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Basket of Flowers and Fruit
Still Life with Flowers and Fruit
Ferdinand-Victor-Eugène Delacroix, French, 1798 - 1863
Delacroix: The Late Work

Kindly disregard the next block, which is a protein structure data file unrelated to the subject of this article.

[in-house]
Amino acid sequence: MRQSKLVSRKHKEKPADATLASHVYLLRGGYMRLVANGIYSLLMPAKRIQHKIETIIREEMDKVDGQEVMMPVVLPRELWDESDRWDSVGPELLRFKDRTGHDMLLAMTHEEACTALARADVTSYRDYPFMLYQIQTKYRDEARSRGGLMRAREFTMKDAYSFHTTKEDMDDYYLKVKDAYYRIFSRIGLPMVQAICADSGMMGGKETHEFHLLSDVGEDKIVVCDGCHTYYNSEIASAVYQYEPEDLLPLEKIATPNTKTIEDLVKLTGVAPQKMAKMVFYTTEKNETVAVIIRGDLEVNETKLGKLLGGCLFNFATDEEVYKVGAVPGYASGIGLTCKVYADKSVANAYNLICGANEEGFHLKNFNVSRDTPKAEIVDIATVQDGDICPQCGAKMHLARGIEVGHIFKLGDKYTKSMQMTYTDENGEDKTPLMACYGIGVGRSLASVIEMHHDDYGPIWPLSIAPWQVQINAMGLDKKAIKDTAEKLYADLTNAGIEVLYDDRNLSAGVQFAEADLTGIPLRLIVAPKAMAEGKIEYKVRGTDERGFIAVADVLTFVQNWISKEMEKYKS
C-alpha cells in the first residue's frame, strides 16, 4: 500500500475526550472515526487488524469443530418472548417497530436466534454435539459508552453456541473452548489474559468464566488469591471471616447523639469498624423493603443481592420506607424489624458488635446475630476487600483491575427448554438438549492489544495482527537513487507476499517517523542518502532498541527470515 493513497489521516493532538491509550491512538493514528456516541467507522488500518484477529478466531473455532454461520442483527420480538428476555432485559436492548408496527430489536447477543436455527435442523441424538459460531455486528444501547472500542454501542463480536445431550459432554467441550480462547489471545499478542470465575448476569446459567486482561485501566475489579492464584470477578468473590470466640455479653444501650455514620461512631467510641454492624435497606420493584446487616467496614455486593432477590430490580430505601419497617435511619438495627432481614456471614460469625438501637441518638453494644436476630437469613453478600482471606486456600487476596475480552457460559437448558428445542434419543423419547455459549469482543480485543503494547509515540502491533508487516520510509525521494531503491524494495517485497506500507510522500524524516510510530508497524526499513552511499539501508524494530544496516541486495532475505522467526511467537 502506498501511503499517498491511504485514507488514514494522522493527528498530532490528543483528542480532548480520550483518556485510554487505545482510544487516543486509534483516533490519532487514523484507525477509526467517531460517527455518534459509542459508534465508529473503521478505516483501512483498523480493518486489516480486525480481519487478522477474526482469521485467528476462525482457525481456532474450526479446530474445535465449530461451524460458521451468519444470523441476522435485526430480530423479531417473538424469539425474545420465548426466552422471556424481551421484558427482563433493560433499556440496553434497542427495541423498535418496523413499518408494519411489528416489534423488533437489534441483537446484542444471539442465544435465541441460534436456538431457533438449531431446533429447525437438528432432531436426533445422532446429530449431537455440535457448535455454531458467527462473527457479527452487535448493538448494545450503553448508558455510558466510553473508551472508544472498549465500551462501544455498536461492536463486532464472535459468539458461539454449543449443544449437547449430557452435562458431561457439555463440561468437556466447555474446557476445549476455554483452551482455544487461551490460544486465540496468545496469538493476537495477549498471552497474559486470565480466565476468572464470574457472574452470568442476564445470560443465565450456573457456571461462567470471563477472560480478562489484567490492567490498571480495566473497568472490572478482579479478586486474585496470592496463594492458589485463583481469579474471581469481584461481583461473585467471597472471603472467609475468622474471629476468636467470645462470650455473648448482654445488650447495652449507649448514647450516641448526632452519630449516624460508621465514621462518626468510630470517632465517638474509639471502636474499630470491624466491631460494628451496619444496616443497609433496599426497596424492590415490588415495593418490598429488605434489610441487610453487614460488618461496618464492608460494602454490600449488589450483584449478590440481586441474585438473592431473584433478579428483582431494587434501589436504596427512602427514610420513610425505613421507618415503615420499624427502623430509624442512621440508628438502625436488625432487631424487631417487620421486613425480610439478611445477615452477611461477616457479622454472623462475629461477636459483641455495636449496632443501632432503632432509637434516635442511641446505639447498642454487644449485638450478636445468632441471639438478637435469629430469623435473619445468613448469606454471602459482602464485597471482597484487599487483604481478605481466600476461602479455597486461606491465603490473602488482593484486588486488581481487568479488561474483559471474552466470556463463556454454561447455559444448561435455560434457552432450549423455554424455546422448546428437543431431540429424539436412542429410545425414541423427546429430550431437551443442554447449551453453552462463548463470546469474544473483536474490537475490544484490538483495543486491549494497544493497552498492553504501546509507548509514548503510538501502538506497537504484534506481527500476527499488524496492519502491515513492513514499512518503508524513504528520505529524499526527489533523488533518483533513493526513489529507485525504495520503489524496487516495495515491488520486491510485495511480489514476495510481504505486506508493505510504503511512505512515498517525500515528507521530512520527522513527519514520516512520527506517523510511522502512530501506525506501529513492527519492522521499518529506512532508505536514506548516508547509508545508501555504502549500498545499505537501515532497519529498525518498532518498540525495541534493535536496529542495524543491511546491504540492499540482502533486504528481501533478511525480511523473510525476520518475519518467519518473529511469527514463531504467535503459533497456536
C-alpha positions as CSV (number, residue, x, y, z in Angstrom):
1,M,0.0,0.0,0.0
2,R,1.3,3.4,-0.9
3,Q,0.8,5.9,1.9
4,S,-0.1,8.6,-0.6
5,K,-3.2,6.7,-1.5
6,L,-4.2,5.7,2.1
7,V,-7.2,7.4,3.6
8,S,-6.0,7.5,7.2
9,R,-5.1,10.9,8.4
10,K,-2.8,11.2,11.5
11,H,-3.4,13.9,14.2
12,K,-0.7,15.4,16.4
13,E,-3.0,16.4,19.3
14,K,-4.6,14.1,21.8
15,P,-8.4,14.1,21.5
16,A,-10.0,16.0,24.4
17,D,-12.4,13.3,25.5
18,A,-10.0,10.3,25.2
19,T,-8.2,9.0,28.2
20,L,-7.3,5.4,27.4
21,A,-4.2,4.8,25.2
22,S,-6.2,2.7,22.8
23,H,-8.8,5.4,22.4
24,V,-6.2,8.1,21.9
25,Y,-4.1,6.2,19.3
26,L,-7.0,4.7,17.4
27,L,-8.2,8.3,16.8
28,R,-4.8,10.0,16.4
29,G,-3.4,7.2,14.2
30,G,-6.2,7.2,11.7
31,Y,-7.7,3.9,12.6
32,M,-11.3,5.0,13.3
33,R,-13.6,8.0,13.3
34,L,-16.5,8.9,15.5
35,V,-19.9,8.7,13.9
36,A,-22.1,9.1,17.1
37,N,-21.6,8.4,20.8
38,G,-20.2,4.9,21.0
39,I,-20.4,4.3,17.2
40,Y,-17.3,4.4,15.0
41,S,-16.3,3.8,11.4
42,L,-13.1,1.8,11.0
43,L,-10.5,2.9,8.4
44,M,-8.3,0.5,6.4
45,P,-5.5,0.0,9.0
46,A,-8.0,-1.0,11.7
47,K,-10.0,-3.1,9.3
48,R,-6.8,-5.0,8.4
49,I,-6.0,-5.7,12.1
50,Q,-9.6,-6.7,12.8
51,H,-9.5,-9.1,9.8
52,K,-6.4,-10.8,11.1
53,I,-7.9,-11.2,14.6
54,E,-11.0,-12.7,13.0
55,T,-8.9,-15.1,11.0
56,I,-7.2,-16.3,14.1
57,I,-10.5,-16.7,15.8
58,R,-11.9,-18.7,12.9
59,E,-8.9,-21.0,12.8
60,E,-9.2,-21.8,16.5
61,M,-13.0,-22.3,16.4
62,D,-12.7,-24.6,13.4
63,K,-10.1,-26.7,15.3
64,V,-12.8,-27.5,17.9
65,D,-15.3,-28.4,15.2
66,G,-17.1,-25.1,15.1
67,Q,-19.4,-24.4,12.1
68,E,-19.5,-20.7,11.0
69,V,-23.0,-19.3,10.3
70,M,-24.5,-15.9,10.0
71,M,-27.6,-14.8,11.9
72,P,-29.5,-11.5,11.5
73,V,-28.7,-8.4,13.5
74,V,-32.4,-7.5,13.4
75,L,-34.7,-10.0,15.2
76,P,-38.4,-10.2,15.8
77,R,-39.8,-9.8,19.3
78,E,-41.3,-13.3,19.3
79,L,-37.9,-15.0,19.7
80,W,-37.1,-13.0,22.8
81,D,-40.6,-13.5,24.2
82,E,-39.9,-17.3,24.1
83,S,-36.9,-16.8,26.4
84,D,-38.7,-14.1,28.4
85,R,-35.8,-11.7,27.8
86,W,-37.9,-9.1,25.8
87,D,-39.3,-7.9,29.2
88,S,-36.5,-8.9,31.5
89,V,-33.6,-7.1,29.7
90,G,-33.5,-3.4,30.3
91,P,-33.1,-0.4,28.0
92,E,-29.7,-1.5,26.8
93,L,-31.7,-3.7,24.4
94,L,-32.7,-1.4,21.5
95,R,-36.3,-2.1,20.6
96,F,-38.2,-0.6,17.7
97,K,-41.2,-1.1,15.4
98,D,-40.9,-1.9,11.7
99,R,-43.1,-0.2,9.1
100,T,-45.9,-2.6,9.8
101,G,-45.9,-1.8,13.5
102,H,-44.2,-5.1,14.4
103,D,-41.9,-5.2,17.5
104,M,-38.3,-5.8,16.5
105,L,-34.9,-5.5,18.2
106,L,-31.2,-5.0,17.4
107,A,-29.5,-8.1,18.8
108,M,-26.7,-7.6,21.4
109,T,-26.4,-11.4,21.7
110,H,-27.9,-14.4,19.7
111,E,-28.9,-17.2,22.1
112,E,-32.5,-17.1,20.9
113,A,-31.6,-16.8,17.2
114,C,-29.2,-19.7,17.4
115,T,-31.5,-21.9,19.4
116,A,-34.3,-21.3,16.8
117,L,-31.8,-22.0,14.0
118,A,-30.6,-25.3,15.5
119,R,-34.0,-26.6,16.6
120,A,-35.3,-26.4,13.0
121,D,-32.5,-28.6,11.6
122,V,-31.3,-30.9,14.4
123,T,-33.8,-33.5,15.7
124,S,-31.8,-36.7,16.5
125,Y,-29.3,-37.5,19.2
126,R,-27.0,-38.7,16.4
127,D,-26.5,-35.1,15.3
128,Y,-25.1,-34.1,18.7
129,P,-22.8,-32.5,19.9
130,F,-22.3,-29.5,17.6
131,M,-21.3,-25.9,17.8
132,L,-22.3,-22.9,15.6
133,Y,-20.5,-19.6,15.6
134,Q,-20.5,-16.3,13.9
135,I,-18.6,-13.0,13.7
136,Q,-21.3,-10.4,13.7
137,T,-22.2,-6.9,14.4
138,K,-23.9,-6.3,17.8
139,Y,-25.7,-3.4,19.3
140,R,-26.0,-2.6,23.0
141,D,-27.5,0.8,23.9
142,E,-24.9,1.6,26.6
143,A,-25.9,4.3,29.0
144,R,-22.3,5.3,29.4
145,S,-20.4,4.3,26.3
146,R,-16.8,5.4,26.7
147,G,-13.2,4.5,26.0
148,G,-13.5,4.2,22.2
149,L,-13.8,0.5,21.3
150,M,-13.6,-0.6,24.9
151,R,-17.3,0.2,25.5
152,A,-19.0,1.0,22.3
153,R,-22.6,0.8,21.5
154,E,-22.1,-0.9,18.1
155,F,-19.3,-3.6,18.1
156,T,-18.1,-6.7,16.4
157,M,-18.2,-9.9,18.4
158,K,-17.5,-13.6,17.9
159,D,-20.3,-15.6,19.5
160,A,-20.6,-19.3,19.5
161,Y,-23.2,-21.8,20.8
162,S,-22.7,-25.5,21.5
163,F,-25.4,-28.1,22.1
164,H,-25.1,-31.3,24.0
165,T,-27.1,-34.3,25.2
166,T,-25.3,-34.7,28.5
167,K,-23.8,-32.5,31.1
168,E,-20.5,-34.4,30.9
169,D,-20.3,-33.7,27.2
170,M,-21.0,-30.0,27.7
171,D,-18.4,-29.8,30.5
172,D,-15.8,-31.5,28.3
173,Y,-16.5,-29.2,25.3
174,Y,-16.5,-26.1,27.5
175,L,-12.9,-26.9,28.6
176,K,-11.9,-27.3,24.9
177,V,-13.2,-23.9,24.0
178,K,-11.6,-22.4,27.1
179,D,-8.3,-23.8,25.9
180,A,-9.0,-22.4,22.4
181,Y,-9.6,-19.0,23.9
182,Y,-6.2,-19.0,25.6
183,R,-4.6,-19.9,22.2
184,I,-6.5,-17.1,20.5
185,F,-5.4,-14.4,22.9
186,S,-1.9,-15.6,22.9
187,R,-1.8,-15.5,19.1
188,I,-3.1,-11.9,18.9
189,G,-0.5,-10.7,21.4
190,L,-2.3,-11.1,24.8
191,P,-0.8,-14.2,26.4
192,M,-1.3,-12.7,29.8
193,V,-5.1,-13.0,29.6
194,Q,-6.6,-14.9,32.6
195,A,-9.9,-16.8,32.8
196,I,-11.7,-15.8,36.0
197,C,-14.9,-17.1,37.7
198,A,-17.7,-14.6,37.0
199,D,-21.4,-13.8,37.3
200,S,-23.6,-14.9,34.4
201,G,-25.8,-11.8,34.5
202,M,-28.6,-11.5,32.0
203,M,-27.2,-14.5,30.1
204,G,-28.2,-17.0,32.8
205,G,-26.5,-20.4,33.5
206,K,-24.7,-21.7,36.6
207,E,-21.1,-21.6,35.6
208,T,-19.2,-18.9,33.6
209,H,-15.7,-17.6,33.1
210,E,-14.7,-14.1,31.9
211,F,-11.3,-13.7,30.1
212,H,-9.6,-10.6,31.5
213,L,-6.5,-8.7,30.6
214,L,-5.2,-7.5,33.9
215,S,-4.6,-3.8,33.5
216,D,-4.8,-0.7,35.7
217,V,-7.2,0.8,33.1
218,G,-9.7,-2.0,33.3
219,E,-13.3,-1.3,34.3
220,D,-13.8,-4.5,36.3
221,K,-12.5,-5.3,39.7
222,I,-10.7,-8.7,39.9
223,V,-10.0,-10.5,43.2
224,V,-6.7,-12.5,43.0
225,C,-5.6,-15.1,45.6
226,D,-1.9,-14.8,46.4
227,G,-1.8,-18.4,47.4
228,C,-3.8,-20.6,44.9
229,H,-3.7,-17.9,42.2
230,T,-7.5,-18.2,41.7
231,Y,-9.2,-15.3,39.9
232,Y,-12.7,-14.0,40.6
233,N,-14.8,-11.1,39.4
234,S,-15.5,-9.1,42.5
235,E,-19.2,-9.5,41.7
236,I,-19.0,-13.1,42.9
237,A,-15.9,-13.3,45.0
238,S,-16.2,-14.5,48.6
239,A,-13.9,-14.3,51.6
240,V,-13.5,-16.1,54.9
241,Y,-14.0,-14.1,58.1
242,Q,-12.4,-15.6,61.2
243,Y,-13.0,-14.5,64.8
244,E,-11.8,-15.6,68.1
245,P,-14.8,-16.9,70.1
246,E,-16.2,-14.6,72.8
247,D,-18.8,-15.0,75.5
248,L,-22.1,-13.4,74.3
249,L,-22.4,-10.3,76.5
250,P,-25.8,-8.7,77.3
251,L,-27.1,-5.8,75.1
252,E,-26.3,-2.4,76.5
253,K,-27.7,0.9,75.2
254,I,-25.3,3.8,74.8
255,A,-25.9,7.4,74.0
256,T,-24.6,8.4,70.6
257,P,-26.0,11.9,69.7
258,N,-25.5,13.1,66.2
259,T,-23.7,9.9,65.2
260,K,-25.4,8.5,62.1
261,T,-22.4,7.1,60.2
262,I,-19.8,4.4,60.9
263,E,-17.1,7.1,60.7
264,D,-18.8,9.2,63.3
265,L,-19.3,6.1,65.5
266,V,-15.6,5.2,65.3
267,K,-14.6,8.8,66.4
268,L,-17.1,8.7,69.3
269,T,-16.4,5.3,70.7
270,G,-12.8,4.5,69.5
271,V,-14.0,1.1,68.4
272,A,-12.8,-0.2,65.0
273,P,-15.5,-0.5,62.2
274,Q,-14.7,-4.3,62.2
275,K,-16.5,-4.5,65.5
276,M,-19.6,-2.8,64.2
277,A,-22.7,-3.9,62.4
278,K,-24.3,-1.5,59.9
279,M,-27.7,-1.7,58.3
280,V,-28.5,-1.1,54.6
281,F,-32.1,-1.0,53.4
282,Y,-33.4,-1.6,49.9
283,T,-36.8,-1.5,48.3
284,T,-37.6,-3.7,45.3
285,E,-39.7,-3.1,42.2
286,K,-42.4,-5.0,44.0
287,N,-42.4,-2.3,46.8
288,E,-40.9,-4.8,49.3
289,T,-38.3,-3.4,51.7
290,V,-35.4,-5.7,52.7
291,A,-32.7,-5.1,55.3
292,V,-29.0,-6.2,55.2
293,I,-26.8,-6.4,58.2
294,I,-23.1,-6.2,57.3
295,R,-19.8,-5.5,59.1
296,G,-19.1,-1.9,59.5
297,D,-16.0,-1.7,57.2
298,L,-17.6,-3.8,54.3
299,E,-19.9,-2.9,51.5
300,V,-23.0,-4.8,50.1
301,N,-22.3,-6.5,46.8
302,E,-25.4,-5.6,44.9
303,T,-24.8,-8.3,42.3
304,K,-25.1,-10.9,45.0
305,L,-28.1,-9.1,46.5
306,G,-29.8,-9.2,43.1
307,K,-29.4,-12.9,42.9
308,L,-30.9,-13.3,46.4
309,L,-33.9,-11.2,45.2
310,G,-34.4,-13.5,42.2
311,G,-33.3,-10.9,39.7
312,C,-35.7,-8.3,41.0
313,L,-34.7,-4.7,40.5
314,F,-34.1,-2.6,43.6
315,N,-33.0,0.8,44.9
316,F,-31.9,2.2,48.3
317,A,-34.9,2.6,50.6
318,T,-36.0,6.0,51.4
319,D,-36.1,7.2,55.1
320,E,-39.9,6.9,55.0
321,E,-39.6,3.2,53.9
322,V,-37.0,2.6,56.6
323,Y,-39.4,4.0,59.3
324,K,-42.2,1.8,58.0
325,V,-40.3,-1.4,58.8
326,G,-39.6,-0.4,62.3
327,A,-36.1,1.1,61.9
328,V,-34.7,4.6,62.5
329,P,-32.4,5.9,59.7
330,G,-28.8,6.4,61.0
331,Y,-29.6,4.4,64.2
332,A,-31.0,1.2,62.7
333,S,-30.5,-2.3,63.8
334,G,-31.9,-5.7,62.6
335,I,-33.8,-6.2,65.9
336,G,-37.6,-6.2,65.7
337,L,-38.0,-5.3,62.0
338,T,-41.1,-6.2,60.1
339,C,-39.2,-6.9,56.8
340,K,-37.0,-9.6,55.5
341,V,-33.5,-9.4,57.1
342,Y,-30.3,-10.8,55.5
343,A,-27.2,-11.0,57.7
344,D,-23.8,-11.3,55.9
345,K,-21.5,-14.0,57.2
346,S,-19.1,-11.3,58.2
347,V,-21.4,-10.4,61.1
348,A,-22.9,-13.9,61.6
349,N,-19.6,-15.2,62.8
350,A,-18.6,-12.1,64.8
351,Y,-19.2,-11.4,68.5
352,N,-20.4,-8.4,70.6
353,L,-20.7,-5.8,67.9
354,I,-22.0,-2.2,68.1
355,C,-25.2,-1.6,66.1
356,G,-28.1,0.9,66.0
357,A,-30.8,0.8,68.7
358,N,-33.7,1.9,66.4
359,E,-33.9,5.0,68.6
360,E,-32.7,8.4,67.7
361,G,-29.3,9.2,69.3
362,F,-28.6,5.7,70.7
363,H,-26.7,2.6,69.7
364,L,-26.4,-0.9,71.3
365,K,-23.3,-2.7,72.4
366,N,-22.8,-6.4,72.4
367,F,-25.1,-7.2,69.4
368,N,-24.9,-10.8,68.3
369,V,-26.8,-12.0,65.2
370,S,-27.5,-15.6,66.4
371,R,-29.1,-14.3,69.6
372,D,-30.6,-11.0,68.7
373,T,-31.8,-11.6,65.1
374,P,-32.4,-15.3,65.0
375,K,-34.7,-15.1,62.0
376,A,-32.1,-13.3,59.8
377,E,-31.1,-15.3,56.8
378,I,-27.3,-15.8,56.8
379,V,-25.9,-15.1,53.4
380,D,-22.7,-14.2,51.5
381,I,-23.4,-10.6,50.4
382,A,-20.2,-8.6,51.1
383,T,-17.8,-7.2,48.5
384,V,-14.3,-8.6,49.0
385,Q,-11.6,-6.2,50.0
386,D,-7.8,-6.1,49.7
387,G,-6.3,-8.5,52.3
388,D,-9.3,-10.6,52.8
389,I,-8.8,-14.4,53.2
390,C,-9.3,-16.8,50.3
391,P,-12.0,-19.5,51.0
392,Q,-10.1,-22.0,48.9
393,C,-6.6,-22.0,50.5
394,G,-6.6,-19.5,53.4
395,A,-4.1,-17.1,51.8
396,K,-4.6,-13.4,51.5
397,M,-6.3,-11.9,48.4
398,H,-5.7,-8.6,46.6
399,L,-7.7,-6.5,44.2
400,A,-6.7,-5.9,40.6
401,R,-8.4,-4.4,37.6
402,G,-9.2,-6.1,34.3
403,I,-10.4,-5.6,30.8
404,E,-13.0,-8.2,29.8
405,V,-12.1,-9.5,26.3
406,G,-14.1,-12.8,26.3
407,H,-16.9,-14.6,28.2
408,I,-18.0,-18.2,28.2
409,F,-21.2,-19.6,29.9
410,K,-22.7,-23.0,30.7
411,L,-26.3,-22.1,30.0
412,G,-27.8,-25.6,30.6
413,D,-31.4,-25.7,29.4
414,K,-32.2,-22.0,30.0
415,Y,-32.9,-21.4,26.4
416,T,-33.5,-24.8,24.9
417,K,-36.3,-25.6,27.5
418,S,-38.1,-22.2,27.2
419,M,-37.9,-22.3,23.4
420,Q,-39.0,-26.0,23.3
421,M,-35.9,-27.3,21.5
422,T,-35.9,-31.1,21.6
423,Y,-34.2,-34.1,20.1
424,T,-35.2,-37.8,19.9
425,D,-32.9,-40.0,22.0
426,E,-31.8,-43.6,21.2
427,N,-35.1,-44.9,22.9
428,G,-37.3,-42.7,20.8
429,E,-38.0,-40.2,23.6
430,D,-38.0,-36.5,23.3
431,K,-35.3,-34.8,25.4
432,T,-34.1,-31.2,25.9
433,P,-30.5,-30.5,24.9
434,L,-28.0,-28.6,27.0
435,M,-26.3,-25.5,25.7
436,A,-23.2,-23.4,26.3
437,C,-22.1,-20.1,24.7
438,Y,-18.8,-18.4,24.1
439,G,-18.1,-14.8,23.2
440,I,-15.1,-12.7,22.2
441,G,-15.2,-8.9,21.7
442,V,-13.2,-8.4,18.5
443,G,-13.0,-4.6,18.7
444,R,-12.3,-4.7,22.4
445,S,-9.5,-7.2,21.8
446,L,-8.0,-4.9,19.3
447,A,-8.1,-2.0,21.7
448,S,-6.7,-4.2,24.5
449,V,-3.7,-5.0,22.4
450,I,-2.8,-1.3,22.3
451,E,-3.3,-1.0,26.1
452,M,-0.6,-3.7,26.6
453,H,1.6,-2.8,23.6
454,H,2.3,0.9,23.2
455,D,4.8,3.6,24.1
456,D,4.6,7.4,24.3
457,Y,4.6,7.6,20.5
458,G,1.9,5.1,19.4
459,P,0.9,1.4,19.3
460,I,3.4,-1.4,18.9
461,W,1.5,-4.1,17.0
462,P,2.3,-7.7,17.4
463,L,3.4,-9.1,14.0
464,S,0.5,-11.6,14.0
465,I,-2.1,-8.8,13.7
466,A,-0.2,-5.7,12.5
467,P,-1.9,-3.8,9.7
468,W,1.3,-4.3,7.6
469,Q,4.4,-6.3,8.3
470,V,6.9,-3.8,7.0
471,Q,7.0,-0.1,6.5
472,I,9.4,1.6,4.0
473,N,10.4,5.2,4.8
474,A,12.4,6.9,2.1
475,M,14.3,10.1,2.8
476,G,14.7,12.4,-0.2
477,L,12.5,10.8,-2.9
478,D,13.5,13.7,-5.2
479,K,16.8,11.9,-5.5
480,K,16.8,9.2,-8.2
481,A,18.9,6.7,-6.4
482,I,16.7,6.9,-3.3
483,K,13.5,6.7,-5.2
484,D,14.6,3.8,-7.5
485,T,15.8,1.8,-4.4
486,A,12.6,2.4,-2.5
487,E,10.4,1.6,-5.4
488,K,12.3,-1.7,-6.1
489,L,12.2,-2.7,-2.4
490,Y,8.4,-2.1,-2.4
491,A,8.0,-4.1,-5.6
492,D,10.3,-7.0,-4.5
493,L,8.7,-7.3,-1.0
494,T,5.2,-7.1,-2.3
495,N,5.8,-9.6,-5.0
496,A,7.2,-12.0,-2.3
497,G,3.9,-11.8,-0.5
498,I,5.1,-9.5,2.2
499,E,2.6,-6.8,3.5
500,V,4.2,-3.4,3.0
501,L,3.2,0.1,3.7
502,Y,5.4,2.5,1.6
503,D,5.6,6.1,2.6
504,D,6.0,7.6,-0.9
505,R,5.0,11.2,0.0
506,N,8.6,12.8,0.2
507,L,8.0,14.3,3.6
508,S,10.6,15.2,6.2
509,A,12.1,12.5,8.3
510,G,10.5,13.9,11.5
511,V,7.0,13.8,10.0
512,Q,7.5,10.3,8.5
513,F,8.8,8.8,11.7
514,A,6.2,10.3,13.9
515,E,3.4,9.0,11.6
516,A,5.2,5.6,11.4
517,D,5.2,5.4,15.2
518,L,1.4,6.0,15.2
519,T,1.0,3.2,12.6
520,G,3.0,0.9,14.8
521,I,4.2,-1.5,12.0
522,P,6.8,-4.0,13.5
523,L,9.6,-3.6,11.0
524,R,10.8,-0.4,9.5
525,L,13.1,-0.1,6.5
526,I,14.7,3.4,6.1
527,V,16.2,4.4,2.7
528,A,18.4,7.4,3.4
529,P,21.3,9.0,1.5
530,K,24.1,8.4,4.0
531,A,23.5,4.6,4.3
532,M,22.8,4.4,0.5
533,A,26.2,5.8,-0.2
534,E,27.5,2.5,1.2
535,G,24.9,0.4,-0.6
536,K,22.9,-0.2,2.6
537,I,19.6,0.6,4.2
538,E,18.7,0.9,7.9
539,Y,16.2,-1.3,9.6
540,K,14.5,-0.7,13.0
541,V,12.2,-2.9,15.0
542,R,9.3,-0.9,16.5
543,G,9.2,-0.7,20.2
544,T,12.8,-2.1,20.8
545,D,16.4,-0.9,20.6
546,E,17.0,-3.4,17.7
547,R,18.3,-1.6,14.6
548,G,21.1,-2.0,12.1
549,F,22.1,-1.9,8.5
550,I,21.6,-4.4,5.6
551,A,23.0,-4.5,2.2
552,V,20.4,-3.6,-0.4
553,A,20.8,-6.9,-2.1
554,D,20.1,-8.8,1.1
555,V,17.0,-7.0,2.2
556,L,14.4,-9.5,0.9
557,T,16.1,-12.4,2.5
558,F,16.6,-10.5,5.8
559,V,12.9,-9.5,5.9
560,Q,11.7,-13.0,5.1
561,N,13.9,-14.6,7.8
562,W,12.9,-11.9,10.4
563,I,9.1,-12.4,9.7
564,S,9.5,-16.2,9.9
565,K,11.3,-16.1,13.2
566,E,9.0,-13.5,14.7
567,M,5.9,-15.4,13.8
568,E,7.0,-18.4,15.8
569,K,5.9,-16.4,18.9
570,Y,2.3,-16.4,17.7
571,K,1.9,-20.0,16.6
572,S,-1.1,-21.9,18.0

We do not know what was behind Delacroix's original decision to present five flower paintings at the Salon of 1849. In the end, however, he exhibited only two, keeping a more sizable shipment for the Exposition Universelle of 1855. Undoubtedly, he was predisposed to paint flowers by a passion for flower gardens and gardening, which he shared with his acquaintance George Sand and his great friend Josephine de Forget--in whose company the artist "prowled around rose bushes." Delacroix may have developed a now-forgotten pictorial or decorative scheme meant to unite the three paintings--A Basket of Flowers Overturned in a Park (Metropolitan Museum of Art, 67.187.60), Still Life with Flowers and Fruit (Philadelphia Museum of Art, John G. Johnson Collection, cat. 974), and A Vase of Flowers on a Console (Montauban, Musée Ingres, M.N.R. 162; D.51.3.2)--with two works that have since been lost, A Bed of Marguerites and Dahlias and Hydrangeas and Agapanthus by a Pond.1 Delacroix's references--perfectly outlined by art critic Theophile Gautier--to the masterpieces of the genre painted by Jean-Baptiste Monnoyer (1634--1699), Jan Davidz. de Heem (1606 - 1684), and Jan van Huysum (1682 - 1749), as well as his admiration for certain Spanish and Italian still lifes, also explain his passion for a genre he had studied very little up to that point. Consideration should also be given to Delacroix's overriding desire during this period to attempt all genres and explore all techniques so that he could present himself as a great master, a "pure classic." We should note, however, that his interest in these attempts at still-life painting was intrinsic and personal enough to prevent him from selling or giving away any of the flower paintings he did for the Salon of 1849. In fact, he kept them until his death.